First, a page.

But to return to his initial statement, asking permission to know the generation of artists he’s attempting to bring into the festival feels loaded with meaning. Because when you know someone, truly and legitimately, it’s a lot easier to ask them what they need. It’s illuminatingly indicative of HOCO’s ambition to challenge the power dynamics its working to absolve by providing two things necessary for bridge generational gaps in music scenes: platforms and spaces to create freely, and the opportunity to do it according to a new set of terms and conditions. This doesn’t mean that the festival is beyond its own critique, but rather seems as an opportunity to call  into focus the ways it can remain sustainable for years to come.

It’s this articulation of a festival, where you “do” rather than just say, that succeeds at not only naturalizing how we want our spaces of art to look, but reforming them to imagine what they can do. Because while every other festival is focused on rebuilding from the bottom up, HOCO is actively having conversation, and adjusting in real time.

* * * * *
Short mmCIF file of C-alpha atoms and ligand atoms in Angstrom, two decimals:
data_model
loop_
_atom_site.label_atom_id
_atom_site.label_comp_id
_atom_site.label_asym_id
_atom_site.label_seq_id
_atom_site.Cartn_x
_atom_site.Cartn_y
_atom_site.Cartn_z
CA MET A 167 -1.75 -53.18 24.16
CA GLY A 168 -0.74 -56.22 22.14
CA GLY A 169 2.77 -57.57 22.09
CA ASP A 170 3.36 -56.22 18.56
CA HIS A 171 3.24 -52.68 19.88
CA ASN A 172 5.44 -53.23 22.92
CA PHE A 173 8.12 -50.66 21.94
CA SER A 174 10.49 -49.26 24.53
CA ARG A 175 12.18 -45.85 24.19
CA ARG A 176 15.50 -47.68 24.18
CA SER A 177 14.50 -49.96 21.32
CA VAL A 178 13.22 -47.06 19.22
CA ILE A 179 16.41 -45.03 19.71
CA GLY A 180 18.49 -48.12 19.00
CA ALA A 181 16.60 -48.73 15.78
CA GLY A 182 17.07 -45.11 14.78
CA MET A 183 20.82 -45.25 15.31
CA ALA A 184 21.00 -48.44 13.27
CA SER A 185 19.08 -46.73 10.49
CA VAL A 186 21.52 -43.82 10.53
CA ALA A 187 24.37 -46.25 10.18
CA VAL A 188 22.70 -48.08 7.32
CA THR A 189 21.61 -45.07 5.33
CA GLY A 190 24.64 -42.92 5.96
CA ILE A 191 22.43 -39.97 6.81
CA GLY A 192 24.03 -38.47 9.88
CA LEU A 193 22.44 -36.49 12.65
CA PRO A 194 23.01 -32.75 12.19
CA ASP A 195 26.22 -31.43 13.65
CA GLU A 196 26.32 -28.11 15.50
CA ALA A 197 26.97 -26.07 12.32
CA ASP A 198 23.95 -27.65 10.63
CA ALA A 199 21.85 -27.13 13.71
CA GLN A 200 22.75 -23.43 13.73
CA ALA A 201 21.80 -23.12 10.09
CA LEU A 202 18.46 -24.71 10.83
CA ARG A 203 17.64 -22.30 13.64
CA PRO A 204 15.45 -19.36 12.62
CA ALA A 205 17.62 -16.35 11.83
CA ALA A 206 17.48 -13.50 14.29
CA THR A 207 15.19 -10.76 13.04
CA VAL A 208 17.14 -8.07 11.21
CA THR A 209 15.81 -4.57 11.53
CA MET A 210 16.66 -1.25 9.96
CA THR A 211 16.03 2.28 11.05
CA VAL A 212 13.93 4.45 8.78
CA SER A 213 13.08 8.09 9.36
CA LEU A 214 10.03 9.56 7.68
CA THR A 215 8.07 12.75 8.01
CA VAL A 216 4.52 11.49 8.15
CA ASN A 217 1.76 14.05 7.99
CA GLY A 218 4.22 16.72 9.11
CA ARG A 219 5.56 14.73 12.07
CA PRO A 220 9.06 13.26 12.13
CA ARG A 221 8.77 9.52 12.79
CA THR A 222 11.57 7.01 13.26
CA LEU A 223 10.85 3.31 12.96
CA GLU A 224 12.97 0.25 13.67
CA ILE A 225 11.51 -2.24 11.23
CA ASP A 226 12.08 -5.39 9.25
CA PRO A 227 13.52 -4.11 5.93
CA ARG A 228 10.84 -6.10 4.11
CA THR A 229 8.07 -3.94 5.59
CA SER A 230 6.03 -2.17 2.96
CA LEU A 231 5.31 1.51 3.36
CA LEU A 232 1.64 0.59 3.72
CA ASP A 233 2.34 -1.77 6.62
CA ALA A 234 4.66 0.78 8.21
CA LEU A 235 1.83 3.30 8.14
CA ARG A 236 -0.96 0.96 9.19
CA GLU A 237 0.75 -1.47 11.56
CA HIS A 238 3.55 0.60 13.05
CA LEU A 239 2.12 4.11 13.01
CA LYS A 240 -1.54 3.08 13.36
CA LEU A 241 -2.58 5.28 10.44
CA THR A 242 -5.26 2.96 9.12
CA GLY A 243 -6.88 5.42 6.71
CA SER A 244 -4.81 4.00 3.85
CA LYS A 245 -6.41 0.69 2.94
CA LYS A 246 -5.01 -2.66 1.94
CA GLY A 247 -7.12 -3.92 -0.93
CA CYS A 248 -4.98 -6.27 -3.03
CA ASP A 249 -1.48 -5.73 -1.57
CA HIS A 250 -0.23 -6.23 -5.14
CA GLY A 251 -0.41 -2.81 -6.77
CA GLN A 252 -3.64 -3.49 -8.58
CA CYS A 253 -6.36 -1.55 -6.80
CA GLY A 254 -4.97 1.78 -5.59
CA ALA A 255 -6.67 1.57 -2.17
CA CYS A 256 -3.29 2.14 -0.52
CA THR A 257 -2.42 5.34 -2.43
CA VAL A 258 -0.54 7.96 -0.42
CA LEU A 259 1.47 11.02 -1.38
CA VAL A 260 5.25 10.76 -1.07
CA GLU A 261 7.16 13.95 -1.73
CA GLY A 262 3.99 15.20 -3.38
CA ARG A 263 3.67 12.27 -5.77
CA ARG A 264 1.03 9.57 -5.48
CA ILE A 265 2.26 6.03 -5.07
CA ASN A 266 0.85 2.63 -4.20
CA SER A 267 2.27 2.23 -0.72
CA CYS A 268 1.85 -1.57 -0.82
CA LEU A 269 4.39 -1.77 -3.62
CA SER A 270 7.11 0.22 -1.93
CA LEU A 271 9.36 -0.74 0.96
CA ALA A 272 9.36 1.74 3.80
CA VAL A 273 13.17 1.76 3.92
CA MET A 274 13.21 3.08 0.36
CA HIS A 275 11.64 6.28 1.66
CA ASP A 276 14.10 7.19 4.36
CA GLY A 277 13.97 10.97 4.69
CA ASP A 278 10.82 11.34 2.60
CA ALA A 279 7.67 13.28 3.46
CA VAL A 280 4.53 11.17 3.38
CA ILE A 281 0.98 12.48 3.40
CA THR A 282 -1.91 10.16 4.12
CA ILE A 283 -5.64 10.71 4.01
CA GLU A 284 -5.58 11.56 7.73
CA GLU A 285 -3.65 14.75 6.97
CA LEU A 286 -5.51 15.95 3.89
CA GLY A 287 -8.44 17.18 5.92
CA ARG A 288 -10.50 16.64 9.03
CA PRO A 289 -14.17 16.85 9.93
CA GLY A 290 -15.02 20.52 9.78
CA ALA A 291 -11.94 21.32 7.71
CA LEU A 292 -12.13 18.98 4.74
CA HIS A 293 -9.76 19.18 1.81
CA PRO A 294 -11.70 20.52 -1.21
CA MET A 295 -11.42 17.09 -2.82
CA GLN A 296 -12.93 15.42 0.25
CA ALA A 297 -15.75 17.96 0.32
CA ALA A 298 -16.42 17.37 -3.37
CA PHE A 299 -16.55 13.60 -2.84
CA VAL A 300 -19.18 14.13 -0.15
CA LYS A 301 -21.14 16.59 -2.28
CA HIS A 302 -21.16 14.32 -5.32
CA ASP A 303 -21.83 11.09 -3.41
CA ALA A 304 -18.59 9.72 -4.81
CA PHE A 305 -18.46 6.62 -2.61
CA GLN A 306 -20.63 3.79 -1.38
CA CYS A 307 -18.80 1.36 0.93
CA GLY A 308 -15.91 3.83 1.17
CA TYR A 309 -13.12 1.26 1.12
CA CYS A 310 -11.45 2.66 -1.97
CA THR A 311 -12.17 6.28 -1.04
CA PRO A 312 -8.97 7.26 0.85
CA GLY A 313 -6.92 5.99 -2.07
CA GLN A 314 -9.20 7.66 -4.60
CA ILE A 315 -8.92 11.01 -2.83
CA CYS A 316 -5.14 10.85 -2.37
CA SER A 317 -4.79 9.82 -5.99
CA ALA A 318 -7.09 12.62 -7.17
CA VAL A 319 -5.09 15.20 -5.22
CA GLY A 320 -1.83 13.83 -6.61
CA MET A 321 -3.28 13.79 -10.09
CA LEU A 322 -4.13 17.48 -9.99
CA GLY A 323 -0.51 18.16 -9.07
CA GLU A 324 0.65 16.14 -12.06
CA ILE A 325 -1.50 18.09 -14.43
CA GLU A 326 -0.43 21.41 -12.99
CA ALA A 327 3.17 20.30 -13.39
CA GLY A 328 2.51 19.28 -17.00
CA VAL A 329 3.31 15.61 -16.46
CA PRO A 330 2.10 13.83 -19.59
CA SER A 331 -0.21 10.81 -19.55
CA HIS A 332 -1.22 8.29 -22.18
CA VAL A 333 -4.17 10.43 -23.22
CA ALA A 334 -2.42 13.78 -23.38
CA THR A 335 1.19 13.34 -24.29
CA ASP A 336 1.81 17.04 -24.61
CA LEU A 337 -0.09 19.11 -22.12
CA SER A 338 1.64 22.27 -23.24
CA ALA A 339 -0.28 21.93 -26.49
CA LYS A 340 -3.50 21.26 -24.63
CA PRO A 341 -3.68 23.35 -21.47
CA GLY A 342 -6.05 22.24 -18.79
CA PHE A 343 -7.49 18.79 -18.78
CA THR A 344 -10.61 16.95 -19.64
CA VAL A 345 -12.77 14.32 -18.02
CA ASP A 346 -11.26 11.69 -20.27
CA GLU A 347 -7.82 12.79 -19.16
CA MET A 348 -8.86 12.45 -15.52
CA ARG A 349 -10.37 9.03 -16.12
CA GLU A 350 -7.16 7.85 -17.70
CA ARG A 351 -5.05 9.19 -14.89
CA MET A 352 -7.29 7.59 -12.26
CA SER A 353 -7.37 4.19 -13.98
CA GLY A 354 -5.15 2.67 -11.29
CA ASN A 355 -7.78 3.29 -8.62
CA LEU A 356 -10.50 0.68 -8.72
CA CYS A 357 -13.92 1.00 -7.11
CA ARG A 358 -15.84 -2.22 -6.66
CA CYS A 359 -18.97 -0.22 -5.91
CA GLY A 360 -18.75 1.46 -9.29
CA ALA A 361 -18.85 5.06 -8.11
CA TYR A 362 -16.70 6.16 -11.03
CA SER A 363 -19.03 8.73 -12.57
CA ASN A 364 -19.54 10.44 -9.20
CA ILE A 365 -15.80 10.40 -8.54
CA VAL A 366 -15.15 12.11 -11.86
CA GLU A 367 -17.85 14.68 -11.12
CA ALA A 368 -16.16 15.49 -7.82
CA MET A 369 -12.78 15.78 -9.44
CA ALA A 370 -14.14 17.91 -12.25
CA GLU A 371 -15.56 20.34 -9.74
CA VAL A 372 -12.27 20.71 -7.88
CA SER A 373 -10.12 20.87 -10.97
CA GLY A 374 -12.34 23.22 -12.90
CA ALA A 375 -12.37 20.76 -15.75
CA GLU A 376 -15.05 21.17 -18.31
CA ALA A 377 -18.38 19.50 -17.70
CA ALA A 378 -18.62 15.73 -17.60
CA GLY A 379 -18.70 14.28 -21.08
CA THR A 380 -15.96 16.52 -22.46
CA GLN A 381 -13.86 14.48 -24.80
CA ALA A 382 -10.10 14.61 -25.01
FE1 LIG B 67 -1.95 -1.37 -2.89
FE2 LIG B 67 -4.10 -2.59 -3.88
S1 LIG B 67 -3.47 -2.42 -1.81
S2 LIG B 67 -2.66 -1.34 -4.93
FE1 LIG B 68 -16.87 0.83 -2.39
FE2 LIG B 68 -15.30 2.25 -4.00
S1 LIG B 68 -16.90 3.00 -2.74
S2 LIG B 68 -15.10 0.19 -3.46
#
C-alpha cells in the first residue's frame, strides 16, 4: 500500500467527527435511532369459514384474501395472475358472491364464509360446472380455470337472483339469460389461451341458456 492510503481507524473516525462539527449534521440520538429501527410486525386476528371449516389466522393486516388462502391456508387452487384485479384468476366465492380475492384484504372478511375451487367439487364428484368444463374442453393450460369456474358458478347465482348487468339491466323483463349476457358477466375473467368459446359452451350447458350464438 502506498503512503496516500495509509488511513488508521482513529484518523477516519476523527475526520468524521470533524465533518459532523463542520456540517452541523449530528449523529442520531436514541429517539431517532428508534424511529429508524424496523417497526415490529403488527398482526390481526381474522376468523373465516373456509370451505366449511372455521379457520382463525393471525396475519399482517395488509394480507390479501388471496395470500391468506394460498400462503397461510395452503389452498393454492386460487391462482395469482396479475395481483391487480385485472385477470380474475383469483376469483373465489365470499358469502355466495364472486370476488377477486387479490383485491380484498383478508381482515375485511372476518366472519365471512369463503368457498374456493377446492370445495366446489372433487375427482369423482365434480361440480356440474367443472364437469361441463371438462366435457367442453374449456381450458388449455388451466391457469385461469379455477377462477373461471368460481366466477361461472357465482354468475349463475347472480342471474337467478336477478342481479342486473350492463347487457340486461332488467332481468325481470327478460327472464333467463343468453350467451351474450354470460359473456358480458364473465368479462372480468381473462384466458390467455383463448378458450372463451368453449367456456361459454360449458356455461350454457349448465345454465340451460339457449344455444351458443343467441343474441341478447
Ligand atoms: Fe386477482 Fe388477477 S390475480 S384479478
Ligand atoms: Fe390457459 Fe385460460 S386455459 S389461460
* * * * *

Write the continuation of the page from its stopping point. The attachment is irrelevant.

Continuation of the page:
Perhaps this sentiment came across so vividly because the stakes in Tucson right now are particularly high. For anyone who’s kept an eye on the border politics occurring south, Tucson, nestled less than an hour away from the Mexican border seems like the battleground of some of the gruesome effects of the presidency of Donald Trump. During a panel at the Tucson Museum of Art, amidst an arresting discussion about how to articulate what home is alongside a new vision for the border, one panelist made a gripping claim. 

Presenting the example of how activists might resist against the construction of a border wall, she named the occupation at Standing Rock as an example of how your body is often the best way to protest a physical intrusion. But she also imagined a horrifying and harrowing manifestation of what that might look like in Tucson, where the invincible heat of the desert would be nearly impossible to resist for a length of time; and that under those circumstances, human lives would be on the line.